Monday, 14 November 2011

U.S. Debt Downgrade by Chinese Rating Agency Is “Inevitable”

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money and flagA year ago Dagong Global Credit Rating reduced its rating on the sovereign debt of the United States from AA to A+. In August it dropped it another notch to A. In an interview on Saturday the agency’s chairman, Guan Jianzhong, said it is nearly inevitable that the agency will further reduce its rating of U.S. sovereign debt: "We are continuing to monitor this closely. First of all we need to look at this year’s economic growth [in the US] and then predict next year’s trends. If in the year 2012 the overall projections are not very good, meaning that the sources of payment – and liabilities – are bad and cannot be changed, or change for the worse, then we will lower the rating once again."

This would bring the Chinese agency’s rating on U.S. sovereign debt to BBB, “medium high rating” or just one notch above “junk.”

When Standard and Poor’s downgraded its rating on the U.S. sovereign debt from AAA to AA+ back in August, it expressed a dim view of the Budget Control Act that allowed for an increase in the national debt limit while doing little to tackle out-of-control spending: “The fiscal consolidation plan that Congress and the Administration recently agreed to falls short of what, in our view, would be necessary to stabilize the government’s medium-term debt dynamics." Moreover:

We also believe that the fiscal consolidation plan that Congress and the Administration agreed to this week falls short of the amount we believe is necessary to stabilize the general government debt burden by the middle of the decade…

As we see it, the resulting agreement fell well short of the comprehensive fiscal consolidation program [needed] ... while delegating to the Select Committee [the Supercommittee] decisions on more comprehensive measures.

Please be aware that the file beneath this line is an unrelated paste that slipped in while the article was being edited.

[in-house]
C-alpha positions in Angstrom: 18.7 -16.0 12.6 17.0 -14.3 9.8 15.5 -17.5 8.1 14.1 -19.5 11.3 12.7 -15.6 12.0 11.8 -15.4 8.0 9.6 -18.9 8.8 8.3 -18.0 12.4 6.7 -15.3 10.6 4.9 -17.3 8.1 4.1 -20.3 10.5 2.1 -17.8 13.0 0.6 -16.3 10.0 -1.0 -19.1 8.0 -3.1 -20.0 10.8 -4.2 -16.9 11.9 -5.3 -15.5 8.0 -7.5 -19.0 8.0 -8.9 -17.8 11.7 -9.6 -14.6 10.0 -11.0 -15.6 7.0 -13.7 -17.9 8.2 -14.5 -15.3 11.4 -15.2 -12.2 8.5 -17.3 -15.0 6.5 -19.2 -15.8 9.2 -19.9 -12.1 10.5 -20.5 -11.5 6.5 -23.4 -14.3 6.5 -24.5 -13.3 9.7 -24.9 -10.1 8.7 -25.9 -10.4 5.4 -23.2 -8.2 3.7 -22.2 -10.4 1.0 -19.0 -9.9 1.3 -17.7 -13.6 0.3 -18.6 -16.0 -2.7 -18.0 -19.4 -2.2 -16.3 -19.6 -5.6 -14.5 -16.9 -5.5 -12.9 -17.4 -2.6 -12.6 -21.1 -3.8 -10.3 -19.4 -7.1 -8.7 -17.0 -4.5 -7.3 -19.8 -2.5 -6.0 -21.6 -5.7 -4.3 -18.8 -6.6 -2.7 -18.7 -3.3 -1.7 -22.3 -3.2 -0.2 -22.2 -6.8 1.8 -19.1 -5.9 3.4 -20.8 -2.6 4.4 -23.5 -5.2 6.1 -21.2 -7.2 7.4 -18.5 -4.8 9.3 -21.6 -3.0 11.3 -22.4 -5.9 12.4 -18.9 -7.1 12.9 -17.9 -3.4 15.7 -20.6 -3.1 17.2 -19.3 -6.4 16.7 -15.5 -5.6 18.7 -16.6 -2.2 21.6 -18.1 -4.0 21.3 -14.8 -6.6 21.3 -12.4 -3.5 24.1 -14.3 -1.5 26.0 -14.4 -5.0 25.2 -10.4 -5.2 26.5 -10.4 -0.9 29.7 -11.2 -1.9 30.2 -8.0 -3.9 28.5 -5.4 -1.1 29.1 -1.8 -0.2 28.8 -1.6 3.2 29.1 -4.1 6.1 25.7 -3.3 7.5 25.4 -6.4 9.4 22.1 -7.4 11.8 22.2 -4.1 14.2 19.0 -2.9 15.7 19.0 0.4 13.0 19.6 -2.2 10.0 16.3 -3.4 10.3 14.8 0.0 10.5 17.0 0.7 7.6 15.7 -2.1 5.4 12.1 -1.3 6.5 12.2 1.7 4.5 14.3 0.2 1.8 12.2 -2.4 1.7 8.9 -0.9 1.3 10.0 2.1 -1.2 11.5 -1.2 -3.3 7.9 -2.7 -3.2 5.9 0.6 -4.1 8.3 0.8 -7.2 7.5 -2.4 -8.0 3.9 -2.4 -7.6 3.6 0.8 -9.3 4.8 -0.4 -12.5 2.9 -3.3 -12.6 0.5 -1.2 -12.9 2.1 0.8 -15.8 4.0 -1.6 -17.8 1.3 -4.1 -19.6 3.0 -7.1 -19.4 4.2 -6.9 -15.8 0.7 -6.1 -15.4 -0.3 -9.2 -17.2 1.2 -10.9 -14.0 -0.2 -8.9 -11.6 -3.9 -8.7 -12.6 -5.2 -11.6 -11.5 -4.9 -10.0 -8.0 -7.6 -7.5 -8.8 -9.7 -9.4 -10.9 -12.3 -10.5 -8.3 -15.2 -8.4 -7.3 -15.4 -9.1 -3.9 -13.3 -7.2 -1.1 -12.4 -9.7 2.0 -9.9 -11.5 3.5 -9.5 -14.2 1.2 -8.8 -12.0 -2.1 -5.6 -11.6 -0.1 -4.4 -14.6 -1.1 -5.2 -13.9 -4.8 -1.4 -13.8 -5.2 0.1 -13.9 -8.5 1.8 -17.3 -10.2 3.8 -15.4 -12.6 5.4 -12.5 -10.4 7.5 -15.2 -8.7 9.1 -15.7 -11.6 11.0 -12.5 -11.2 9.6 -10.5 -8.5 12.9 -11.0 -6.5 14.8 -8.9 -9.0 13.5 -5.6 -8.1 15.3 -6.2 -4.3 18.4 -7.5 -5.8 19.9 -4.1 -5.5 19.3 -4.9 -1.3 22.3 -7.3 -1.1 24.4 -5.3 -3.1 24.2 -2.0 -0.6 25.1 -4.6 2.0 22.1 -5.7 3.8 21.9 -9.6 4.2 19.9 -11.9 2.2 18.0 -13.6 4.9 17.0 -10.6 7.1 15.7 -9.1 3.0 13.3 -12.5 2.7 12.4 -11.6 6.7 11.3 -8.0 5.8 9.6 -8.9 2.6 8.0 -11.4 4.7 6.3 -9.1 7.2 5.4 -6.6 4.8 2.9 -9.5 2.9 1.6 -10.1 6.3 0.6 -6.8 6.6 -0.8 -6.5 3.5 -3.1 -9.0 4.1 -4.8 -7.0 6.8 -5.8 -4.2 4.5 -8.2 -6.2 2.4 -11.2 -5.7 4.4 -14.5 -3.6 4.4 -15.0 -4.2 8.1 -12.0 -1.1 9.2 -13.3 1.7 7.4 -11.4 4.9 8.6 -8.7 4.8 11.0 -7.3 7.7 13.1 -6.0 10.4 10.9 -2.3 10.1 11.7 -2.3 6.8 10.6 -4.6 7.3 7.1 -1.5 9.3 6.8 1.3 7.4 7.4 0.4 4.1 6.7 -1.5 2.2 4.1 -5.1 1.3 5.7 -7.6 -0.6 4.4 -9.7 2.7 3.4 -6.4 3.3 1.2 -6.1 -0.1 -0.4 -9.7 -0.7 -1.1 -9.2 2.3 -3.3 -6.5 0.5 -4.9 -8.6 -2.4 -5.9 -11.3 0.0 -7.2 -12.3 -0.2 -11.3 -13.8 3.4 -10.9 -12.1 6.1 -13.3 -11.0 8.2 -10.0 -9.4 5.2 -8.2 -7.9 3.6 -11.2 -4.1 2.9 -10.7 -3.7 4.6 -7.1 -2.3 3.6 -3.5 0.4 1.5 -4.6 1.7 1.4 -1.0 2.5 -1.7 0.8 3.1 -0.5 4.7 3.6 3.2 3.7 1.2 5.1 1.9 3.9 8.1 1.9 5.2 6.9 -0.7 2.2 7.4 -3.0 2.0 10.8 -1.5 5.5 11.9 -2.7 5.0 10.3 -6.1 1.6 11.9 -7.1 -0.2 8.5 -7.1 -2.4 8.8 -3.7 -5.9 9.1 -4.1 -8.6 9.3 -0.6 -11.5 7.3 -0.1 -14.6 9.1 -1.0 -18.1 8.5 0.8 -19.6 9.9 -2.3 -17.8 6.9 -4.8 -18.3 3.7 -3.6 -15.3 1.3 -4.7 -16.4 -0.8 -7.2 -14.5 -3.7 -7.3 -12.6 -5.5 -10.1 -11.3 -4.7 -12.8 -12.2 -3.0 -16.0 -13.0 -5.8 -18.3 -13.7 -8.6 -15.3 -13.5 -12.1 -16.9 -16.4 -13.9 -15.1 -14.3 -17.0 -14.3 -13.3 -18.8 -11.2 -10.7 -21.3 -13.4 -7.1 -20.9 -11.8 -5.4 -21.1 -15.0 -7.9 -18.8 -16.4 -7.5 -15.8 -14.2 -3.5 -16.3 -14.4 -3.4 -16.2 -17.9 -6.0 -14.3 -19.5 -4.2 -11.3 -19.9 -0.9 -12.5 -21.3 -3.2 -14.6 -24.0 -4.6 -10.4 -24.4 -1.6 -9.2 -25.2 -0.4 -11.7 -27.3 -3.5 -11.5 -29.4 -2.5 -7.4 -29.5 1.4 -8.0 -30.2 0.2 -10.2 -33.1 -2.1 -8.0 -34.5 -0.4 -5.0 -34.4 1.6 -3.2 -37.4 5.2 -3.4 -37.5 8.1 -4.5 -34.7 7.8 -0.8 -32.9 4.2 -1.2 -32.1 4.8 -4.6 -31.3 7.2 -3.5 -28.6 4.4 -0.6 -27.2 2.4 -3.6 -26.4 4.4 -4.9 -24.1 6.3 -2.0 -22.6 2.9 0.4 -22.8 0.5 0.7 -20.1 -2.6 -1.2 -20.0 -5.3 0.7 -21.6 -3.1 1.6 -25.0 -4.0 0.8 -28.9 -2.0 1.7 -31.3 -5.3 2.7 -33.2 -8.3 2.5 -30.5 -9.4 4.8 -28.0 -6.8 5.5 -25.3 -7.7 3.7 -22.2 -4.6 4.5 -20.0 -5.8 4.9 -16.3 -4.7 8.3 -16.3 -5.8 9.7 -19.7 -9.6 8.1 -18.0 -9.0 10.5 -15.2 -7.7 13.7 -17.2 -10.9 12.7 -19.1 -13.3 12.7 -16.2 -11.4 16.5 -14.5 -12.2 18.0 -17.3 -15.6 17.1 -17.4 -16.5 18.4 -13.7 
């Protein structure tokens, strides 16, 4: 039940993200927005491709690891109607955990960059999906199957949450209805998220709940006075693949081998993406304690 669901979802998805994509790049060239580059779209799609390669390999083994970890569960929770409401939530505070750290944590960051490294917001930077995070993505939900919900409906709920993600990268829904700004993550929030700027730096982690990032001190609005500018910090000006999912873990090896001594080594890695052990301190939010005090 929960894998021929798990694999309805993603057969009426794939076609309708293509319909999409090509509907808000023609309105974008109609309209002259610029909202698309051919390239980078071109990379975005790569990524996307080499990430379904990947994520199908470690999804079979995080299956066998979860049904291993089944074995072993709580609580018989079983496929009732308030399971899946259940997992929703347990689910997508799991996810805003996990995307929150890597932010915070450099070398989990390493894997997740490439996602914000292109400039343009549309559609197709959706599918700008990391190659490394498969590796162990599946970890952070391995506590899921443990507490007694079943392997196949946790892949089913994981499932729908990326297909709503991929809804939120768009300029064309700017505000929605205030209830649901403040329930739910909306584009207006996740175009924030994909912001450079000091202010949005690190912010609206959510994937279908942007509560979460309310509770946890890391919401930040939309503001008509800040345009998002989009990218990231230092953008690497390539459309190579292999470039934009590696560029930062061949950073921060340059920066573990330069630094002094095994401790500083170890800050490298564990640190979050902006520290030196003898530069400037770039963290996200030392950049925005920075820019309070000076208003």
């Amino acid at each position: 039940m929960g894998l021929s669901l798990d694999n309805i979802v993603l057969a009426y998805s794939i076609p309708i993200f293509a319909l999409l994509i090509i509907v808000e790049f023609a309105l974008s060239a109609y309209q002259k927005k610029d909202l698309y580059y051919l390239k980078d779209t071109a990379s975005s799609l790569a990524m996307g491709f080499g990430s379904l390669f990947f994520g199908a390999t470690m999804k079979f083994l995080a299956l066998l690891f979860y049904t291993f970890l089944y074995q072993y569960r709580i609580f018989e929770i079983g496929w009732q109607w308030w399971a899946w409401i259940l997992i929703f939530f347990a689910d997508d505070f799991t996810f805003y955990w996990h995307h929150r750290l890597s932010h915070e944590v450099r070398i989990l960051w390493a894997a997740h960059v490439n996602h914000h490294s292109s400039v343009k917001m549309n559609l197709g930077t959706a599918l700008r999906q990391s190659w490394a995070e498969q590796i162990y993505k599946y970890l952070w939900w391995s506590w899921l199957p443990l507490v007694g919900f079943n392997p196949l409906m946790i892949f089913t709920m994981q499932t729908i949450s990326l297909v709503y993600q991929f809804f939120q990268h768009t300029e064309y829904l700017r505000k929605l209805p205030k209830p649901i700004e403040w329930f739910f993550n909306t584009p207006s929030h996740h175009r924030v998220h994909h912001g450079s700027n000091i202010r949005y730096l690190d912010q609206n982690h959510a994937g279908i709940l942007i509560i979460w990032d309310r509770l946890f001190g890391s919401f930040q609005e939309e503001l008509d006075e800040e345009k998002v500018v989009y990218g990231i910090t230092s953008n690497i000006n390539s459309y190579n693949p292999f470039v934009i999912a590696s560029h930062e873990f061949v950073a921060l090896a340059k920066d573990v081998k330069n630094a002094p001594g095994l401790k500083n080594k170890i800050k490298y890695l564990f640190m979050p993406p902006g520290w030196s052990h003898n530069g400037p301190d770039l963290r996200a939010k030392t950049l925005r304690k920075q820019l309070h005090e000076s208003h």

Not optimistic about the federal government's efforts to tackle the debt problem, Standard and Poor's warned: "We could lower the long-term rating to AA within the next two years.”

Even if the Supercommittee is able to come up with the mandated amount of cuts in future spending projections ($1.2 trillion over 10 years) by next Wednesday’s deadline, S&P said that it wouldn’t bend the curve significantly even when compared to the United States' peers — Canada, France, Germany and the United Kingdom — noting that even with such an agreement, “the trajectory of the US’s public debt [will continue to] diverge from the others.”

The Chinese rating agency is pulling its punches. If the United States were rated as a corporate or a municipal bond, its debt wouldn’t even be rated. As explained by Lew Rockwell:

Imagine that the Federal Reserve were not in a position to pay everyone from welfare recipients to banksters with newly created money. Under such actual market conditions, federal debt would not be rated AA+. It would be worth even less than junk bonds. In fact, it wouldn’t even quality for a market rating at all, because it would be utterly worthless and the institution that issued [the rating] would be in default [as well] and the whole rotten apparatus of the state would be seen to be bankrupt at its very core, in every sense.

Peeling away the rhetoric by Dagong and Standard and Poor’s, one is left with the sense that it’s just a game, a charade, a velvety mist designed to look substantive in its seriousness. The Budget Control Act agreement that Congress and the President agreed to last August did not prevent the United States' GDP from being overtaken by the growth of the national debt. In fact, there are no signs that the debt crisis will even improve. Recognizing the true nature and size of the liabilities created by the government, it is clear that these rating agencies, while threatening future downgrades, are nonetheless playing a game by pretending that federal debt qualifies for anything even close to the ratings they currently assign.

As Rockwell stated: "Let S&P and many more competitive rating agencies go to town on US bonds and rate them as they would any bond in the private sector or even the public sector not backed by a printing press. Let reality speak, and let us listen."